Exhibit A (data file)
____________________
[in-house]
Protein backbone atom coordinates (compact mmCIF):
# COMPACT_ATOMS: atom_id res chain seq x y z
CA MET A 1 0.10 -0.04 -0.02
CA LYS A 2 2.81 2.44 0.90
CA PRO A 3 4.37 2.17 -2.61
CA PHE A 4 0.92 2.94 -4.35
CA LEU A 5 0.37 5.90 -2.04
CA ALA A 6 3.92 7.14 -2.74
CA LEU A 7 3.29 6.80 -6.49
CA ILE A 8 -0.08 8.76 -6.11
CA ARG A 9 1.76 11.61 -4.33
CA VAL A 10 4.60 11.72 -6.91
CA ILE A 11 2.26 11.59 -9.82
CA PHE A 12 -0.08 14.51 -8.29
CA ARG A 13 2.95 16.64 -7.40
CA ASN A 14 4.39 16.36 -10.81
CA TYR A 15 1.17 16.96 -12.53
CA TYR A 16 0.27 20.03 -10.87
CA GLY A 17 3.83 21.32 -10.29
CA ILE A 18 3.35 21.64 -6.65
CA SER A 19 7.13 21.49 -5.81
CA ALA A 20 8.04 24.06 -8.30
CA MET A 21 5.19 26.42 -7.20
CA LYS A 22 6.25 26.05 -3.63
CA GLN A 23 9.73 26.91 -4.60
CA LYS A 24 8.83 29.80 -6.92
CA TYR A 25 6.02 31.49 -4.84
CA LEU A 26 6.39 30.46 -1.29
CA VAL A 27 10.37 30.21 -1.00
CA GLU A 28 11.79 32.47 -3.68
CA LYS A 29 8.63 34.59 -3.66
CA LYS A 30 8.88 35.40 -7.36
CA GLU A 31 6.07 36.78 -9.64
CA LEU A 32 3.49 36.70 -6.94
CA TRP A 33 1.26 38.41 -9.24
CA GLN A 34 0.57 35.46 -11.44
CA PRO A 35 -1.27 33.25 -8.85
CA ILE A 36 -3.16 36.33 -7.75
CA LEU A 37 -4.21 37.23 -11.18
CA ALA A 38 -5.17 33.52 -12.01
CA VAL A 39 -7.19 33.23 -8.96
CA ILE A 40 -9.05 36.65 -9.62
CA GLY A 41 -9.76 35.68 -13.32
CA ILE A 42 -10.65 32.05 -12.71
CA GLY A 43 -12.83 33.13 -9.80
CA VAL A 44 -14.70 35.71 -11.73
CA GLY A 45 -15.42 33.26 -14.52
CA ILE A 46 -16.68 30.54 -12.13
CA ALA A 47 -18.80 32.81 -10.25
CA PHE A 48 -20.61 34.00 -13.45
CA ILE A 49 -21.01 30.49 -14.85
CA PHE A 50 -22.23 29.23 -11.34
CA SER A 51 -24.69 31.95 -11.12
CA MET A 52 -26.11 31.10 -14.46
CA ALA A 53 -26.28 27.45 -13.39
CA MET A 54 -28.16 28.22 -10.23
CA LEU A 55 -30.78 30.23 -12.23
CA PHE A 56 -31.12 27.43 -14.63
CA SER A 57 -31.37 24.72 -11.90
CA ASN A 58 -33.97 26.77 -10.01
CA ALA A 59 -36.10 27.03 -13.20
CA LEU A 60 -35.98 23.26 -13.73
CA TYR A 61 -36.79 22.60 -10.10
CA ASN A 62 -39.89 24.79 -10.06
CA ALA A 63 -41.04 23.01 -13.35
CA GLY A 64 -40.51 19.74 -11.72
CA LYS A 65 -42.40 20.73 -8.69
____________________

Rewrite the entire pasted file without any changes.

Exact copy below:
[in-house]
Protein backbone atom coordinates (compact mmCIF):
# COMPACT_ATOMS: atom_id res chain seq x y z
CA MET A 1 0.10 -0.04 -0.02
CA LYS A 2 2.81 2.44 0.90
CA PRO A 3 4.37 2.17 -2.61
CA PHE A 4 0.92 2.94 -4.35
CA LEU A 5 0.37 5.90 -2.04
CA ALA A 6 3.92 7.14 -2.74
CA LEU A 7 3.29 6.80 -6.49
CA ILE A 8 -0.08 8.76 -6.11
CA ARG A 9 1.76 11.61 -4.33
CA VAL A 10 4.60 11.72 -6.91
CA ILE A 11 2.26 11.59 -9.82
CA PHE A 12 -0.08 14.51 -8.29
CA ARG A 13 2.95 16.64 -7.40
CA ASN A 14 4.39 16.36 -10.81
CA TYR A 15 1.17 16.96 -12.53
CA TYR A 16 0.27 20.03 -10.87
CA GLY A 17 3.83 21.32 -10.29
CA ILE A 18 3.35 21.64 -6.65
CA SER A 19 7.13 21.49 -5.81
CA ALA A 20 8.04 24.06 -8.30
CA MET A 21 5.19 26.42 -7.20
CA LYS A 22 6.25 26.05 -3.63
CA GLN A 23 9.73 26.91 -4.60
CA LYS A 24 8.83 29.80 -6.92
CA TYR A 25 6.02 31.49 -4.84
CA LEU A 26 6.39 30.46 -1.29
CA VAL A 27 10.37 30.21 -1.00
CA GLU A 28 11.79 32.47 -3.68
CA LYS A 29 8.63 34.59 -3.66
CA LYS A 30 8.88 35.40 -7.36
CA GLU A 31 6.07 36.78 -9.64
CA LEU A 32 3.49 36.70 -6.94
CA TRP A 33 1.26 38.41 -9.24
CA GLN A 34 0.57 35.46 -11.44
CA PRO A 35 -1.27 33.25 -8.85
CA ILE A 36 -3.16 36.33 -7.75
CA LEU A 37 -4.21 37.23 -11.18
CA ALA A 38 -5.17 33.52 -12.01
CA VAL A 39 -7.19 33.23 -8.96
CA ILE A 40 -9.05 36.65 -9.62
CA GLY A 41 -9.76 35.68 -13.32
CA ILE A 42 -10.65 32.05 -12.71
CA GLY A 43 -12.83 33.13 -9.80
CA VAL A 44 -14.70 35.71 -11.73
CA GLY A 45 -15.42 33.26 -14.52
CA ILE A 46 -16.68 30.54 -12.13
CA ALA A 47 -18.80 32.81 -10.25
CA PHE A 48 -20.61 34.00 -13.45
CA ILE A 49 -21.01 30.49 -14.85
CA PHE A 50 -22.23 29.23 -11.34
CA SER A 51 -24.69 31.95 -11.12
CA MET A 52 -26.11 31.10 -14.46
CA ALA A 53 -26.28 27.45 -13.39
CA MET A 54 -28.16 28.22 -10.23
CA LEU A 55 -30.78 30.23 -12.23
CA PHE A 56 -31.12 27.43 -14.63
CA SER A 57 -31.37 24.72 -11.90
CA ASN A 58 -33.97 26.77 -10.01
CA ALA A 59 -36.10 27.03 -13.20
CA LEU A 60 -35.98 23.26 -13.73
CA TYR A 61 -36.79 22.60 -10.10
CA ASN A 62 -39.89 24.79 -10.06
CA ALA A 63 -41.04 23.01 -13.35
CA GLY A 64 -40.51 19.74 -11.72
CA LYS A 65 -42.40 20.73 -8.69